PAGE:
Latinos are the largest and fastest growing ethnic group in the United States, with increased levels of political mobilization and influence. In the timely and thoroughgoing Latino Lives in America, six prominent Latino scholars explore how this status produced important changes in Latinos' attitudes, behavior, and social experience and examine the profound implications Latinos' geographic dispersion has for American politics and society.
|Publisher:||Temple University Press|
|Product dimensions:||5.50(w) x 8.10(h) x 0.80(d)|
About the Author
Luis R. Fraga is Associate Vice Provost for Faculty Advancement, Director of the Diversity Research Institute, and Russell F. Stark University Professor in the Department of Political Science at the University of Washington.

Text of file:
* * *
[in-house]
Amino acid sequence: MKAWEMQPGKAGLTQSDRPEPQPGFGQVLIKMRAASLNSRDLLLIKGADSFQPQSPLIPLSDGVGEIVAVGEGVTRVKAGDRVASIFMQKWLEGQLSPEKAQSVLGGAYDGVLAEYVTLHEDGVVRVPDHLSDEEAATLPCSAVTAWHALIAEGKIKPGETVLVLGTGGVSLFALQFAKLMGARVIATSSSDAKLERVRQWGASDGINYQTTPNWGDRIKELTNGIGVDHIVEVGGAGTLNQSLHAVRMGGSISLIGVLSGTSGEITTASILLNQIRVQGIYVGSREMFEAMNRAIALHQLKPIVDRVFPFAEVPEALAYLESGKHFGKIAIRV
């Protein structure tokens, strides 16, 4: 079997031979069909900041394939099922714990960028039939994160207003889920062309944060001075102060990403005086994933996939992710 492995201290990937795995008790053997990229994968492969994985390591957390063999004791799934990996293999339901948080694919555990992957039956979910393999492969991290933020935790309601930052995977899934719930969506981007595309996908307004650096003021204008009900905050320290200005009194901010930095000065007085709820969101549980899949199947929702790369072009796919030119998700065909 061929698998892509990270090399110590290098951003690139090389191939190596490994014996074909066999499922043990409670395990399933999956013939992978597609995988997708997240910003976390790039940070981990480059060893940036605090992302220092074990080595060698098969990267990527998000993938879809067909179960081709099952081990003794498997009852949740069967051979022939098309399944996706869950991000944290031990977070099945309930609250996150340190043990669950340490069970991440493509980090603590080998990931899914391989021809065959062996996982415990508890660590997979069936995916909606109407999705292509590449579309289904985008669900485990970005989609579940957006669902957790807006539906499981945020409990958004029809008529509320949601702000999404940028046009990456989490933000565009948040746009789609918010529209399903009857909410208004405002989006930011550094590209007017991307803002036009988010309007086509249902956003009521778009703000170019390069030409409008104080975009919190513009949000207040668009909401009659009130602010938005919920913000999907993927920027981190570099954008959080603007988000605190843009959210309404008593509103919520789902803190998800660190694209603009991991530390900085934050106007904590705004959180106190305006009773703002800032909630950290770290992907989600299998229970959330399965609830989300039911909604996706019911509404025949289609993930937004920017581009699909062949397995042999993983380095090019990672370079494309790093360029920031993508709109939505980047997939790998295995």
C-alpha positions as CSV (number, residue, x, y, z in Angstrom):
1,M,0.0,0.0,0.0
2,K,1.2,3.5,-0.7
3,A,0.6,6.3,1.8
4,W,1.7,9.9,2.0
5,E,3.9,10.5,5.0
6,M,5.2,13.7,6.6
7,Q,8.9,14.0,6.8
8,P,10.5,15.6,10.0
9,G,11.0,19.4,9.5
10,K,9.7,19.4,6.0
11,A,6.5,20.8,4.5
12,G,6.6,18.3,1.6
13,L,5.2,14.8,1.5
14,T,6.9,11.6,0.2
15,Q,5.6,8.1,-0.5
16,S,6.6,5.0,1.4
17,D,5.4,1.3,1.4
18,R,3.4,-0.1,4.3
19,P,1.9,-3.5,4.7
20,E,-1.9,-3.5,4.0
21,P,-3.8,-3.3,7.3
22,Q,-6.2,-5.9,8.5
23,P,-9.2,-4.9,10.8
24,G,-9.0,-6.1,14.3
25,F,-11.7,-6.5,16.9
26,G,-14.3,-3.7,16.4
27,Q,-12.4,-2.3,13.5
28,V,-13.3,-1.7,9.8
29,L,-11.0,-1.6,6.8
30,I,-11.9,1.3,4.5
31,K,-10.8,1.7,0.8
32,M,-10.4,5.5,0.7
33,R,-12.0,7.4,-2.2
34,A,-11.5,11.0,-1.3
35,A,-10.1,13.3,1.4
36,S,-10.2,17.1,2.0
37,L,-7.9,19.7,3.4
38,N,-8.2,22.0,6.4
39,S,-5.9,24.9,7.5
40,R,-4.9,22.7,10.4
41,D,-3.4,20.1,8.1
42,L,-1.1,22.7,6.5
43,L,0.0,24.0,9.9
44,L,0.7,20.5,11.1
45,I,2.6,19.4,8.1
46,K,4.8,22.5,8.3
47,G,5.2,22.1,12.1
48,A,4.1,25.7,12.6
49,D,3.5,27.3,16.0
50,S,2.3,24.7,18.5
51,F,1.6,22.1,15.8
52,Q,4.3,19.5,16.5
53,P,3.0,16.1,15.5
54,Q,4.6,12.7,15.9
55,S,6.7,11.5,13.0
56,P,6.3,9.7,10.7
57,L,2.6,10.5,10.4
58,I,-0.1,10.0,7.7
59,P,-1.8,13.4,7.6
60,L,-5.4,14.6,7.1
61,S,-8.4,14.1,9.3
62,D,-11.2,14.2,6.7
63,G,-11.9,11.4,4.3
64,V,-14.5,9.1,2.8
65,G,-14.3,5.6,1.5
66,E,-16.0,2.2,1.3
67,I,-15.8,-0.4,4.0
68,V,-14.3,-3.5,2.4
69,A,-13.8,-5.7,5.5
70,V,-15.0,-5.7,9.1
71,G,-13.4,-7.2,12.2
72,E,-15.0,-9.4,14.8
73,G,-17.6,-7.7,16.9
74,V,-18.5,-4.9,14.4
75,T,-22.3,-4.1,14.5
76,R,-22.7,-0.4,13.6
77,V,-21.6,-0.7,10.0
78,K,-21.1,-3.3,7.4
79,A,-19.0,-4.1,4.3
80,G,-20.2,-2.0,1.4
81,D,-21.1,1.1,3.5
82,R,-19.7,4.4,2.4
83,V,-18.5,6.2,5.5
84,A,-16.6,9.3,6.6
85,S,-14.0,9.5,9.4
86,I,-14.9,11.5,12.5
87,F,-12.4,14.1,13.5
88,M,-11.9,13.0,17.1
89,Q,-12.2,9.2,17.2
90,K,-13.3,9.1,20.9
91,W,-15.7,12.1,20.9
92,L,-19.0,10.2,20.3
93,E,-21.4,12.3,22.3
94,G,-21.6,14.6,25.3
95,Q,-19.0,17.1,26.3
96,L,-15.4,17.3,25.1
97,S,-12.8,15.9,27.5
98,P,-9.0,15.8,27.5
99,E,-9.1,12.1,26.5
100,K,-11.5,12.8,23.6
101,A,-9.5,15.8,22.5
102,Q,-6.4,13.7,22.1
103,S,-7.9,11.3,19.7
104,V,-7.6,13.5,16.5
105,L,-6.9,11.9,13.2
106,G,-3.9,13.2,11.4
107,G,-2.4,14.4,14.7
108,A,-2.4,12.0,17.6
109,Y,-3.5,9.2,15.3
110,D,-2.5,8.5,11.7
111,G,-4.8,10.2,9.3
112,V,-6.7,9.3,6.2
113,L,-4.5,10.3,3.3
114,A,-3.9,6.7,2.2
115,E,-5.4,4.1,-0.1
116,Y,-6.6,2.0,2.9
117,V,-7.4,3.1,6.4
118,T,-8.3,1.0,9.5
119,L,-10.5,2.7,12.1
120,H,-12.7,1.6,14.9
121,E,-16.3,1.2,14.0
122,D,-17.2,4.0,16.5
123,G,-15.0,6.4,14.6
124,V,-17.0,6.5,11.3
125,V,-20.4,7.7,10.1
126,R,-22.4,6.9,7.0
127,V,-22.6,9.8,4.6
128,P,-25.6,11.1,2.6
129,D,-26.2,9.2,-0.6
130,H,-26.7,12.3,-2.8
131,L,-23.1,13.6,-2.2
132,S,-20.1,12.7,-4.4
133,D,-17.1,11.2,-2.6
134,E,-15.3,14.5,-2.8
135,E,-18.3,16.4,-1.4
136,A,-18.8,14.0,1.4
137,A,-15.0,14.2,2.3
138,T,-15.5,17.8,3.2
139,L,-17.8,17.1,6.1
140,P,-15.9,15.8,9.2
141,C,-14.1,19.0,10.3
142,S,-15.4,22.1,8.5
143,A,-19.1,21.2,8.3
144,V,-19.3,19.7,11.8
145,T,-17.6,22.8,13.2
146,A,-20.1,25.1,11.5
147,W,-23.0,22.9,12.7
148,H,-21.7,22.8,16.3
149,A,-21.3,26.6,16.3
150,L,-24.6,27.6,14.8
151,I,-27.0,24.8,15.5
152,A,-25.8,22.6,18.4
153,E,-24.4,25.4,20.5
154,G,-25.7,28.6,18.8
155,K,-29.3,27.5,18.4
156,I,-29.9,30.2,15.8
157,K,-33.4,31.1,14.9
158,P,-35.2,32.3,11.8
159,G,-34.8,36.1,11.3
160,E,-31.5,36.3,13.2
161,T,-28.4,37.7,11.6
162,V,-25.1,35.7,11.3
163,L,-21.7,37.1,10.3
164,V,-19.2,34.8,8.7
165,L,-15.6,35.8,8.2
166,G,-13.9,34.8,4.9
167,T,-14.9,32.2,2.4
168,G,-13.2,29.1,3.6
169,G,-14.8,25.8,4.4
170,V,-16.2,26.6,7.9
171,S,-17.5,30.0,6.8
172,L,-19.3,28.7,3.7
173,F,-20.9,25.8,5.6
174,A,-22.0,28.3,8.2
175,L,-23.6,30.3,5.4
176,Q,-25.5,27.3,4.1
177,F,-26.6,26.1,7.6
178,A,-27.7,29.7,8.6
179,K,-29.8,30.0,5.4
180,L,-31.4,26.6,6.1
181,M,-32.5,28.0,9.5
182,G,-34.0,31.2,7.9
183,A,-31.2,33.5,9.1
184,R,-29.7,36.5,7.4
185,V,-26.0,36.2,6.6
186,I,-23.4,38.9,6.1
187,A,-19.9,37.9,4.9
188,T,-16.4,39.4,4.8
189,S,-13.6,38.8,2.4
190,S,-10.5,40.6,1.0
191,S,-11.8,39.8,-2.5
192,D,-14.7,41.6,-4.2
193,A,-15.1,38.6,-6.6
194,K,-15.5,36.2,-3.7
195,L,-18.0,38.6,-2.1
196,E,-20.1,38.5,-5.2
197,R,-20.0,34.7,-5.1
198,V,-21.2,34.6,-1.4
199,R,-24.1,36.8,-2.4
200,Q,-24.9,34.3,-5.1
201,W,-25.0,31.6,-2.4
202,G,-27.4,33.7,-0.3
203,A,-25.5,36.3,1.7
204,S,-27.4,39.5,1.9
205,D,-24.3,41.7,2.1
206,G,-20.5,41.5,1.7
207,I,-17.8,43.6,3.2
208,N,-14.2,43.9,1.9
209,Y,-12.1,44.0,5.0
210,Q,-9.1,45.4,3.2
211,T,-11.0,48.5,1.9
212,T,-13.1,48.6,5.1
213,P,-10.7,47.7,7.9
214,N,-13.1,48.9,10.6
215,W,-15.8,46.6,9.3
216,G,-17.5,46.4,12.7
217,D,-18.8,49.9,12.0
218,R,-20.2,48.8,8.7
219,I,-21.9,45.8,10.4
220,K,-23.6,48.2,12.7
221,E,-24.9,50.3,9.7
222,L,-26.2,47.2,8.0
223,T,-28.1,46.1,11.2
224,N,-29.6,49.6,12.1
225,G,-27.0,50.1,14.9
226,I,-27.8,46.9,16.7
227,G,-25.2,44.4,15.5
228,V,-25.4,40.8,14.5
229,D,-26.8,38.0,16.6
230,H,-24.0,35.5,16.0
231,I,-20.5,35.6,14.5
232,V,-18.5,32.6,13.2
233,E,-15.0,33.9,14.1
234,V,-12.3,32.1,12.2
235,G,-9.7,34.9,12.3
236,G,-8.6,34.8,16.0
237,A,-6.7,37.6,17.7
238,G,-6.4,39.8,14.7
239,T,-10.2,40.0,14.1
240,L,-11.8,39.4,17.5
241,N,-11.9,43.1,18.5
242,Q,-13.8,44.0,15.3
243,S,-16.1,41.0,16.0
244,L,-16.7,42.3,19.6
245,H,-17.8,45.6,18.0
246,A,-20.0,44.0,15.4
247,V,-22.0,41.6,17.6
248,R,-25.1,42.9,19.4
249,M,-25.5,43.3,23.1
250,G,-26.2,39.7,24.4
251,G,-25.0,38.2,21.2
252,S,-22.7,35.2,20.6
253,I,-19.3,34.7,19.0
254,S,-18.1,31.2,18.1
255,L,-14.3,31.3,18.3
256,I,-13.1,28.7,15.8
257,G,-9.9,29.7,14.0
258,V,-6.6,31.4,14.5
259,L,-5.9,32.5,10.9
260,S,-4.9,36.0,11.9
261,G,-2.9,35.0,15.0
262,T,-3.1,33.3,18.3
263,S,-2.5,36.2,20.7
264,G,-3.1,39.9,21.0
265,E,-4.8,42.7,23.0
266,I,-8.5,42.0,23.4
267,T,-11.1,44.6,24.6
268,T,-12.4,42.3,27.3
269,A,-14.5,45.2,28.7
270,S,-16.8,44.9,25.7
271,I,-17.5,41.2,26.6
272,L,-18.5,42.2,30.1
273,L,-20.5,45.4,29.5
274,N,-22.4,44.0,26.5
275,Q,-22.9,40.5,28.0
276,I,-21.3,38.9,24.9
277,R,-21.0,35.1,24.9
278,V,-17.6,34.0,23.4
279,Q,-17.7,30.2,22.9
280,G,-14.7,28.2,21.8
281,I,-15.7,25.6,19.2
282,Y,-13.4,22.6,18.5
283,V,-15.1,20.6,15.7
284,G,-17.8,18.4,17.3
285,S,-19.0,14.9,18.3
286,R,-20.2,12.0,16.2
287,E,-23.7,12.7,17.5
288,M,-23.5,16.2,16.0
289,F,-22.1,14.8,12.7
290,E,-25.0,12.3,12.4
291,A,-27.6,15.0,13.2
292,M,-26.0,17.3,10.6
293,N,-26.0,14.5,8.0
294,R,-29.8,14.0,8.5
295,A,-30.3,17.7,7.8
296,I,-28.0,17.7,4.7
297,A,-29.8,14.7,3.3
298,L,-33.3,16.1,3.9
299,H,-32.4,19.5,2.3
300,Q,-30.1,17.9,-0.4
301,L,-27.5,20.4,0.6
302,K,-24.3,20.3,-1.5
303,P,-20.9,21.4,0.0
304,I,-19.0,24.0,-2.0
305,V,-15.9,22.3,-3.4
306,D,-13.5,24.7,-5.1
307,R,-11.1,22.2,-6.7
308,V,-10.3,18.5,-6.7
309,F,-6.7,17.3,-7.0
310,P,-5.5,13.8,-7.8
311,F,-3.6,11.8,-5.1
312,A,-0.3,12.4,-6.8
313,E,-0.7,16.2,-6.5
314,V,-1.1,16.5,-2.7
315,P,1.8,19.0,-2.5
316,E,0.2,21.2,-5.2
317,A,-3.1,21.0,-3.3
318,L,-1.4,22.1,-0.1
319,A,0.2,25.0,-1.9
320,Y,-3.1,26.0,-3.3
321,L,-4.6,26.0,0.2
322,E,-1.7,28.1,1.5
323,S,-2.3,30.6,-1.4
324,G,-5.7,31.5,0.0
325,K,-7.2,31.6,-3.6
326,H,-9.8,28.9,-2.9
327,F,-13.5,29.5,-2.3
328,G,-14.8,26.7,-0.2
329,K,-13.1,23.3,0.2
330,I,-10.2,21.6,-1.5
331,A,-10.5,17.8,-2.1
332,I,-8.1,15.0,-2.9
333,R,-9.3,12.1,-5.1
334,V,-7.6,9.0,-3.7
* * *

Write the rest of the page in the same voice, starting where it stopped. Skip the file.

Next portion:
John A. Garcia is Professor of Political Science at the University of Arizona.
Rodney E. Hero is the Packey J. Dee Professor American Democracy, in the Department of Political Science at the University of Notre Dame.
Michael Jones-Correa is Professor of Government at Cornell University.
Valerie Martinez-Ebers is Professor of Political Science at the University of North Texas.
Gary Segura is a Professor of Political Science at Stanford University, and Director of Chicano Studies in the Center for Comparative Studies of Race and Ethnicity.
Table of Contents
1 The Growing Presence of Latinos in the United States 1
2 Trying for the Americano Dream: Barriers to Making the United States "Home" 28
3 Education: Latinos' Great Hope, America's Harsh Reality 53
4 Exploring Discrimination, Intergroup Relations, and Intragroup Relations among Latinos 69
5 New Homes in New Communities: Living in Rural America 96
6 Transnationalism and the Language of Belonging 119
7 The Evolving Latino Community and Pan-ethnicity: Explorations into the Confluence of Interactions, Networks, and Identity 145
8 Conclusions: Paradoxes along the Way to Making America Home 177
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